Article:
When eligibility for retirement and disability benefits overlaps

Social Security disability benefits are designed to provide income for people who cannot work because of a medical condition that is expected to last at least a year or result in death. Applications for disability benefits usually increase during times of high unemployment, but it can be a long and arduous process and often results in a denied claim.

Social Security retirement benefits, on the other hand, are automatically available as early as age 62 for people who have worked long enough — at least 10 years — to qualify for benefits. But most individuals who file for retirement benefits before their full retirement age (FRA) receive a smaller benefit for the rest of their lives because they claimed benefits early.

When individuals receiving disability benefits reach age 62, they also become eligible for retirement benefits and can elect which benefit to receive. These beneficiaries usually choose to continue receiving disability benefits because the Social Security Administration does not reduce disability payments based on age the way it reduces retirement benefits. At full retirement age, Social Security Disability Insurance benefits automatically convert to retirement benefits, but the monthly amount remains the same.

However, some disability beneficiaries can receive higher payments over their lifetimes by converting to reduced retirement benefits at 62, according to a new report from the Social Security Administration’s office of the Inspector General.

Reduced retirement benefits may be higher for some disability beneficiaries who are receiving workers’ compensation or public disability payments or who have family members who receive benefits on their earnings record, according to the OIG report.

“When disability beneficiaries elect to receive reduced retirement benefits, the reduction is not permanent as it is for non-disability beneficiaries,” the report noted. “Specifically, for beneficiaries who are entitled to both disability and retirement benefits and elected to received reduced retirement benefits, section 202(q)(7)(F) requires that SSA pay a higher benefit amount when the beneficiaries reach FRA.”

Congress added this provision as part of the Social Security Amendments of 1965. At the time, Medicare coverage was not available to disability beneficiaries’ spouses. The provision allowed disability beneficiaries to switch to reduced retirement benefits so their spouses could receive Medicare coverage without affecting the beneficiaries’ future retirement benefits by allowing for an unreduced payment when they reach FRA.

 A spouse’s Medicare eligibility no longer depends on whether the wage earner is receiving disability or retirement benefits. The OIG report argued that the outdated provision allowing disability beneficiaries to convert to reduced retirement benefits at 62 and later receive a boost in benefits at full retirement age should be eliminated because it gives them a financial advantage over non-disability beneficiaries.

Although the OIG report argued for the elimination of the provision, it may have unintentionally provided a road map for dually eligible beneficiaries who could benefit from this conversion strategy.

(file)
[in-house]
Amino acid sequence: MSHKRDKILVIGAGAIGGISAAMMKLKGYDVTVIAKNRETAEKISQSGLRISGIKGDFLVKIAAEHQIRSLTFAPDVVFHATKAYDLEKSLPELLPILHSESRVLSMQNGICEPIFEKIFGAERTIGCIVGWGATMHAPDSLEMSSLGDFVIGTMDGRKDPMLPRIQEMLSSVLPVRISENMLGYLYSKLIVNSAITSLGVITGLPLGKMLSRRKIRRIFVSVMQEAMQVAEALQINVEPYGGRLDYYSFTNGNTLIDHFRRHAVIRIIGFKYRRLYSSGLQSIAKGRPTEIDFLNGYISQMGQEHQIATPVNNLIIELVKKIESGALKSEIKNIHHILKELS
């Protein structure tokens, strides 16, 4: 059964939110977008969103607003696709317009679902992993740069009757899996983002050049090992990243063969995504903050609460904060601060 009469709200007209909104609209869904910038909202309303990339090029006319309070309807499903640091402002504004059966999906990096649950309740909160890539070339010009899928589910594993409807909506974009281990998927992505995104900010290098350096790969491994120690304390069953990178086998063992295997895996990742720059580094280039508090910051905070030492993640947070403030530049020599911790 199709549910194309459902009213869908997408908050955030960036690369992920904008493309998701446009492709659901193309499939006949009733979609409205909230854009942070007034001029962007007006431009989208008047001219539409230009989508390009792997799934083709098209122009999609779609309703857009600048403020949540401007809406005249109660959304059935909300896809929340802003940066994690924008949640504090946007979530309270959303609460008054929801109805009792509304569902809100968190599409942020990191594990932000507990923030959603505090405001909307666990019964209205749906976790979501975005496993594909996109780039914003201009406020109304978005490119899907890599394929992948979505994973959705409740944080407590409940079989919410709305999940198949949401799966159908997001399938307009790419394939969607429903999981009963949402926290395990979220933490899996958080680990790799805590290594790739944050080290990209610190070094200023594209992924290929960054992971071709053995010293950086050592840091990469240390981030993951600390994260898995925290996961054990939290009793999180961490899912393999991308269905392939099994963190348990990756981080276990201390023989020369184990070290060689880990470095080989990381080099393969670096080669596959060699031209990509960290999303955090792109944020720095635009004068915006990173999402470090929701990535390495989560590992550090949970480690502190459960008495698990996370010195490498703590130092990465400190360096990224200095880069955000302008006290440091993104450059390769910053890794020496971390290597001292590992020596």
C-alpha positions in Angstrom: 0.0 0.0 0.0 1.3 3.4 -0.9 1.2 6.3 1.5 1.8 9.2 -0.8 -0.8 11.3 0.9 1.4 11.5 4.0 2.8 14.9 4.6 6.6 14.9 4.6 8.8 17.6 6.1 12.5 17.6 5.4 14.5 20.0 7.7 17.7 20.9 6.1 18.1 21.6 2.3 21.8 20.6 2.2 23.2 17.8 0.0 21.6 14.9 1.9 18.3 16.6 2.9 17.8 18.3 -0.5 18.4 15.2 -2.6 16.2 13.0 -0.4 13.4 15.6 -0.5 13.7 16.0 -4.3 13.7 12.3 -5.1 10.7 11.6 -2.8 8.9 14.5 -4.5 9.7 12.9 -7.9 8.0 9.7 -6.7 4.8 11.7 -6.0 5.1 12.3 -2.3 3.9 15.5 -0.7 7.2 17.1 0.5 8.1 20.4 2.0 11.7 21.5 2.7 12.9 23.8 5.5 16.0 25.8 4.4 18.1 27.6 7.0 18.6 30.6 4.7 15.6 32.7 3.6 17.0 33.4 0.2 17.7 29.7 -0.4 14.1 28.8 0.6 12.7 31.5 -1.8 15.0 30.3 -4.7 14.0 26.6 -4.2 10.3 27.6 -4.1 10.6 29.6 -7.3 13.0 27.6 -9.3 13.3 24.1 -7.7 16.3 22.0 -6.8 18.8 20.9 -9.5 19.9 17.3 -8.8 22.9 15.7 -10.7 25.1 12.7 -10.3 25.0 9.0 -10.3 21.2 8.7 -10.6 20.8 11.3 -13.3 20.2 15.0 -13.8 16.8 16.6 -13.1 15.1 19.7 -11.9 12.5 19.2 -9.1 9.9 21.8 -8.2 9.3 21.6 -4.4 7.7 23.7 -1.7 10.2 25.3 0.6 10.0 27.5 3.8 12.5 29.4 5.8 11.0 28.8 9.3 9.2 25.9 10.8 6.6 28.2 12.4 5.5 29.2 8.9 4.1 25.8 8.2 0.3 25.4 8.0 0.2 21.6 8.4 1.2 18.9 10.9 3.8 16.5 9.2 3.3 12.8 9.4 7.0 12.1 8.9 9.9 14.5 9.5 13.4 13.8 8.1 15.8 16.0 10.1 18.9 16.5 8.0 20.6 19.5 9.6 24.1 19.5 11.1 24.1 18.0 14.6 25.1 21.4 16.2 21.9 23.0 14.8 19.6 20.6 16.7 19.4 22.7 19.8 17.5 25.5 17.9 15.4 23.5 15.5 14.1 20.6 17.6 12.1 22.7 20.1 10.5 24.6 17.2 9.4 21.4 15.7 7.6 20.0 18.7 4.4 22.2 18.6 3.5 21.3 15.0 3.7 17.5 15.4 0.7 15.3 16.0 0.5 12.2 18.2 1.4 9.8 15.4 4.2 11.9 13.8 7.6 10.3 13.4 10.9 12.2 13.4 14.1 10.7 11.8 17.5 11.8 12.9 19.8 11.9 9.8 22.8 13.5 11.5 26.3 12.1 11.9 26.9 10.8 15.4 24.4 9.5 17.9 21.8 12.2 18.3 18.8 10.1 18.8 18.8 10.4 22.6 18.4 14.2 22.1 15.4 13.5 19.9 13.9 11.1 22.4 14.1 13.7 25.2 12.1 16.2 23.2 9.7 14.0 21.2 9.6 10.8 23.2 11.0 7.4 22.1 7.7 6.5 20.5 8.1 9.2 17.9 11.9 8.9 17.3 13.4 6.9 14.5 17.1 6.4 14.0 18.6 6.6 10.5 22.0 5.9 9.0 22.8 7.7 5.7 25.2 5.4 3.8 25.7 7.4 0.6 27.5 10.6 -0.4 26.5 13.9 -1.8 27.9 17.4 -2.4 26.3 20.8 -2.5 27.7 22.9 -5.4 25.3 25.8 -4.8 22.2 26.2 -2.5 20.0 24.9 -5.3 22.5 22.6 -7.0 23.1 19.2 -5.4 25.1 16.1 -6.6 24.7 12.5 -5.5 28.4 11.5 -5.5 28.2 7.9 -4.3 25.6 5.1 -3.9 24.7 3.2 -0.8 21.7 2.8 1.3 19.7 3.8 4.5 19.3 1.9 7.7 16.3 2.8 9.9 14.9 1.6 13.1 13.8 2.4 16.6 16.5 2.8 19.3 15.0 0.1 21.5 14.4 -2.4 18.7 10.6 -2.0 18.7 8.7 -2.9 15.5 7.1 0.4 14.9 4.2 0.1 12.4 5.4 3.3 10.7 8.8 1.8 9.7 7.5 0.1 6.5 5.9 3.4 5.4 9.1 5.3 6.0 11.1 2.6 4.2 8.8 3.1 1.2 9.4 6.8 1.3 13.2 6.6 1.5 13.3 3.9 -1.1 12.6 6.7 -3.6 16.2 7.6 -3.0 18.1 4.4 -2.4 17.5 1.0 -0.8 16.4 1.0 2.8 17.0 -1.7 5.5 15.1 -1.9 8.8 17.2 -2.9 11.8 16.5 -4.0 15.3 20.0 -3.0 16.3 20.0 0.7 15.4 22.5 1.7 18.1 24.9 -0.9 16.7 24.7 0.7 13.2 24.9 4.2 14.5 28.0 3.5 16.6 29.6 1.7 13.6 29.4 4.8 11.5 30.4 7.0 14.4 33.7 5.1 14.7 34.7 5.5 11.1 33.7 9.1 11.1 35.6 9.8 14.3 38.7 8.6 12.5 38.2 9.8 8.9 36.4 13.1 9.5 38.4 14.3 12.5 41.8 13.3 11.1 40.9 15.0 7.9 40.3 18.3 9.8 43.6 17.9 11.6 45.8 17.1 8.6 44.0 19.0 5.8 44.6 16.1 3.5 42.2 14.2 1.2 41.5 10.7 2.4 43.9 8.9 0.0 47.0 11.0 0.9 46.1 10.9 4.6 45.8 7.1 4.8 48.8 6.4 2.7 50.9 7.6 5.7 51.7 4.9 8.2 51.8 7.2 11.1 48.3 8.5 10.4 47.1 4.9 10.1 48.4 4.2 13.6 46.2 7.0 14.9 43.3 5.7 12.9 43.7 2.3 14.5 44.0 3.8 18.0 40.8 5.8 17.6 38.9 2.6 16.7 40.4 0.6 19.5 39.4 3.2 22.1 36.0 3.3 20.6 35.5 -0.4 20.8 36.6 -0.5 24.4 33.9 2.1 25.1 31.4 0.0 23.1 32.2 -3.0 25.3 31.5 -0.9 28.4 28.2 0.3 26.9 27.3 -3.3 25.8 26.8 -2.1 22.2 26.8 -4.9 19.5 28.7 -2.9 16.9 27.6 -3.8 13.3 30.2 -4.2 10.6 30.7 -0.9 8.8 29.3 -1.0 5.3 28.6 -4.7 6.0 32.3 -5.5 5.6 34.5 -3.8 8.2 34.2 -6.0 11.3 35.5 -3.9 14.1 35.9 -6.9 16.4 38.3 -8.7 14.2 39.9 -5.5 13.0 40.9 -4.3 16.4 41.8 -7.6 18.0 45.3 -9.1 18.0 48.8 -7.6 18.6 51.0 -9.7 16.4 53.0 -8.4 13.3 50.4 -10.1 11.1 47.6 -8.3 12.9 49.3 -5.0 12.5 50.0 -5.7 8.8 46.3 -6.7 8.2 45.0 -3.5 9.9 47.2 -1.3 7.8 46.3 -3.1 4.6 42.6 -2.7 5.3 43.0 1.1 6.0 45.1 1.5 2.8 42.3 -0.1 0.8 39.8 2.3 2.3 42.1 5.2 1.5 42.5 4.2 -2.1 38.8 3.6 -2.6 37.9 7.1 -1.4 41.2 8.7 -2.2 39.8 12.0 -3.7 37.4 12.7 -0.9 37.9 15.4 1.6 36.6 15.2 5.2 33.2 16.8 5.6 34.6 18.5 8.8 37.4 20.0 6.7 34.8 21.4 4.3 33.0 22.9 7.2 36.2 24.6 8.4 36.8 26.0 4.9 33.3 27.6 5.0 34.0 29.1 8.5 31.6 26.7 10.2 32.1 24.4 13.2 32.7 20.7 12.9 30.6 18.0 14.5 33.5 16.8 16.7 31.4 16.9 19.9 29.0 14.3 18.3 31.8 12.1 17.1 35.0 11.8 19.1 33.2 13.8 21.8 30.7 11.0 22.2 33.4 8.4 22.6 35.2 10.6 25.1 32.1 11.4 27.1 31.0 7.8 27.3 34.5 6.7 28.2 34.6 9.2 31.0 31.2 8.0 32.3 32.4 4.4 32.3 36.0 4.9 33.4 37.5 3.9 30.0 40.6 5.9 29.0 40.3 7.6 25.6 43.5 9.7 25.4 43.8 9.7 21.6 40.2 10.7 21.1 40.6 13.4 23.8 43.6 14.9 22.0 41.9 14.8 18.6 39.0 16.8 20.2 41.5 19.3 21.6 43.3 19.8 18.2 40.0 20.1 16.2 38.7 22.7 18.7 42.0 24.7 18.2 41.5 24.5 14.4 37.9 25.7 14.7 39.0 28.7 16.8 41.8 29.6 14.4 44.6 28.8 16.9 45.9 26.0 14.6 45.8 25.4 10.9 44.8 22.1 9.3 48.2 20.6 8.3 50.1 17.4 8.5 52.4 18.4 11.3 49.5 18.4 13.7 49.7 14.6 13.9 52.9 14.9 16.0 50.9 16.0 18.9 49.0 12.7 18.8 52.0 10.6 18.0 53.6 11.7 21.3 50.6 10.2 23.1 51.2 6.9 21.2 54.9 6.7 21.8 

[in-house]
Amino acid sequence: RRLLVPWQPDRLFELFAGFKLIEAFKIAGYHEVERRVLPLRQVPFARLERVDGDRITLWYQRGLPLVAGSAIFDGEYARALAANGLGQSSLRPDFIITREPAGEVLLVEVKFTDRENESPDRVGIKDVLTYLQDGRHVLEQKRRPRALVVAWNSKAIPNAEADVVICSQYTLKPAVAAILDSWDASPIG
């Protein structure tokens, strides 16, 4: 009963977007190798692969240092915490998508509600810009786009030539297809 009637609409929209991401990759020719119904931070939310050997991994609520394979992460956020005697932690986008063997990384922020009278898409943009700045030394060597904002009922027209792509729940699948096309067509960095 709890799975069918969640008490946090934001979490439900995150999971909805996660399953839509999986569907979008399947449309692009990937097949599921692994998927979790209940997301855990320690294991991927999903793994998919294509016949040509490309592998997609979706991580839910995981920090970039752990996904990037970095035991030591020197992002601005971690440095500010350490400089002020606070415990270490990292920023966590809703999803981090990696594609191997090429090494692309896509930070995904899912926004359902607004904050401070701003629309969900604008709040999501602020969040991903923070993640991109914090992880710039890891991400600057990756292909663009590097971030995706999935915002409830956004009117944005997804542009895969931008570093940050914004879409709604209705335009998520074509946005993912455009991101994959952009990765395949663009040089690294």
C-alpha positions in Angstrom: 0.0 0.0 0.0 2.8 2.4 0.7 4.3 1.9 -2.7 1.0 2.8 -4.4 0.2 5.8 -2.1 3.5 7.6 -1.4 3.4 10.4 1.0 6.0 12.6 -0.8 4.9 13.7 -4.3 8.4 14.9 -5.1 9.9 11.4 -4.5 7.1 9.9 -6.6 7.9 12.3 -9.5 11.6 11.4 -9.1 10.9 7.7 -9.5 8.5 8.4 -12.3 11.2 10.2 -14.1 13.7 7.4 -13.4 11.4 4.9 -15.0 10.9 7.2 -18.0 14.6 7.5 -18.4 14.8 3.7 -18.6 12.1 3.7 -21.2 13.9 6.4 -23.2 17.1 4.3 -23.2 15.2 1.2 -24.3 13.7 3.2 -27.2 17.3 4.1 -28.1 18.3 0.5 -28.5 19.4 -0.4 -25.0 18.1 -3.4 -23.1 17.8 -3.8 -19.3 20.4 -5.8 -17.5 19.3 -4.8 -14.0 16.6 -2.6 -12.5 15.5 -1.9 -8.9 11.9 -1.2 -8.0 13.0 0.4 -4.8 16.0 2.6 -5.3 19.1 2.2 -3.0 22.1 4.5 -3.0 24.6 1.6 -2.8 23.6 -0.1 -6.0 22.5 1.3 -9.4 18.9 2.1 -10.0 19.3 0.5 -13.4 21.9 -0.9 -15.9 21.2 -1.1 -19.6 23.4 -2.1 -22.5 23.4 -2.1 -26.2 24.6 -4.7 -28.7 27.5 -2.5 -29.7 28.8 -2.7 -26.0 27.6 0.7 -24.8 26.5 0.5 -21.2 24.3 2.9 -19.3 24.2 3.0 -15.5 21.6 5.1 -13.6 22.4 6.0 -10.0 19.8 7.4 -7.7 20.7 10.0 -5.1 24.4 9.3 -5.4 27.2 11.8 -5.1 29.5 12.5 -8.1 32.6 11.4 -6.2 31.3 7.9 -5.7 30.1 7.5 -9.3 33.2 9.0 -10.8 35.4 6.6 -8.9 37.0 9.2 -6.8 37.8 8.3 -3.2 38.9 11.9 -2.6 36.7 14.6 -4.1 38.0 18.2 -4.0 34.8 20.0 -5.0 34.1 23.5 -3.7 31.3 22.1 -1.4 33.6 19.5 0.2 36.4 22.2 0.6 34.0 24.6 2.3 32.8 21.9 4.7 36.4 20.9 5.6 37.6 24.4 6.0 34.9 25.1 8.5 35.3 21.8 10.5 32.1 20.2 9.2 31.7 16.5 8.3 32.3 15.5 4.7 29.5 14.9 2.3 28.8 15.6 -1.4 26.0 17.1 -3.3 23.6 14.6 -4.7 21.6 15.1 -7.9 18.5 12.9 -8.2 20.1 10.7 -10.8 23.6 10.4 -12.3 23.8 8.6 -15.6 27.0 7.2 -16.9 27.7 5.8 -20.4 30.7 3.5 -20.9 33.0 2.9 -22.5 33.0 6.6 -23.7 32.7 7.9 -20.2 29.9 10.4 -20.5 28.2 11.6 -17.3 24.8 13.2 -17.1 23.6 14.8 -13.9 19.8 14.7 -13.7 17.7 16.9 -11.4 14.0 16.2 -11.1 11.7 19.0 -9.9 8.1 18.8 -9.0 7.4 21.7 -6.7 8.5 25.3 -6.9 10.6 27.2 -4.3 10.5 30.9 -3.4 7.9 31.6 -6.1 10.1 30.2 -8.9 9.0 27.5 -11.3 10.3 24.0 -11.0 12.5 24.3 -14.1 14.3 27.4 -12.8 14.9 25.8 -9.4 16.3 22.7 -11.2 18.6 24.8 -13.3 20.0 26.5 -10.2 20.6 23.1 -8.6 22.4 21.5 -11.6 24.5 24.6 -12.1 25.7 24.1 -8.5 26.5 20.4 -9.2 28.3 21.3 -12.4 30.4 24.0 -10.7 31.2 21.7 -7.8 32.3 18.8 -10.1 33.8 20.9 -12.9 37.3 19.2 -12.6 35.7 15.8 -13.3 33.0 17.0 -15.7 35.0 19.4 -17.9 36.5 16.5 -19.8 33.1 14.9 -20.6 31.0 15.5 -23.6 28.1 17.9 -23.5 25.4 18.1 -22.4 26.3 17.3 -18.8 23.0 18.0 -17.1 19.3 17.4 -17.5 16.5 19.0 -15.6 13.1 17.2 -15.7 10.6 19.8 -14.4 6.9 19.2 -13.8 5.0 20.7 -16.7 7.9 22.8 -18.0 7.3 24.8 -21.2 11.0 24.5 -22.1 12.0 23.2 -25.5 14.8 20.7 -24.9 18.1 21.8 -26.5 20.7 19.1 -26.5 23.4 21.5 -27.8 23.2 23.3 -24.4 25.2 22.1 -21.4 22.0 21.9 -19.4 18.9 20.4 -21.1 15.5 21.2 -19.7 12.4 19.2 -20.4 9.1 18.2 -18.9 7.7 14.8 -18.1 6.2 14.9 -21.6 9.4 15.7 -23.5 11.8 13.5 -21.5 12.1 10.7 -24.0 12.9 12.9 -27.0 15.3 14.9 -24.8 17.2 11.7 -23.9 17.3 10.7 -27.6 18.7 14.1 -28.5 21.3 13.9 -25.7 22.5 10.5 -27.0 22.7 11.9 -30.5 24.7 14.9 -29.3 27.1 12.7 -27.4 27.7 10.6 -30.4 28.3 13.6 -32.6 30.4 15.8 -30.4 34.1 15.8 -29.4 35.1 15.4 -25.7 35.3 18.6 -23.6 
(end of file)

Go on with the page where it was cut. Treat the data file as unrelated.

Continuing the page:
The OIG report identified more than 32,000 disability beneficiaries who as of September 2019 had elected to receive reduced retirement benefits at 62 and were entitled to full retirement benefits at full retirement age. From that list, OIG auditors reviewed a random sample of 100 beneficiaries in that population and determined that 89 of them had received a financial advantage from the provision that restored their full benefits at full retirement age.

Most of them — 70 of the 89 — increased their benefits before full retirement age by converting from disability to reduced retirement benefits because they were receiving workers’ compensation or public disability payments. SSA reduces disability benefits for certain beneficiaries who receive workers’ compensation or public disability payments. This reduction does not apply to retirement benefits. The OIG estimated that these 70 beneficiaries will receive more than $3.4 million in additional payments from FRA through the end of their lives.

Eleven beneficiaries increased their total payments for their families by converting from disability to reduced retirement benefits because eligible spouses and children usually receive higher payments when the wage earner is receiving retirement benefits. These 11 beneficiaries will receive more than $544,000 in additional payments from FRA through the end of their lives.

Eight beneficiaries increased their benefits by converting from disability to reduced retirement benefits because they returned to work. Beneficiaries who receive reduced retirement benefits can earn more than those who receive disability benefits.

The OIG report recommended that SSA change the provision to eliminate the financial advantage it gives to certain disability beneficiaries.

“We estimate this provision will result in approximately 29,000 beneficiaries receiving almost $1.4 billion in additional lifetime benefits,” the report said. “As long as the provision remains in place, more beneficiaries will become eligible for the same financial advantage, compounding the effect on the SSA Trust Fund.”

In response, the SSA said it disagreed with the OIG recommendation and deferred to Congress to determine whether a legislative change is necessary.

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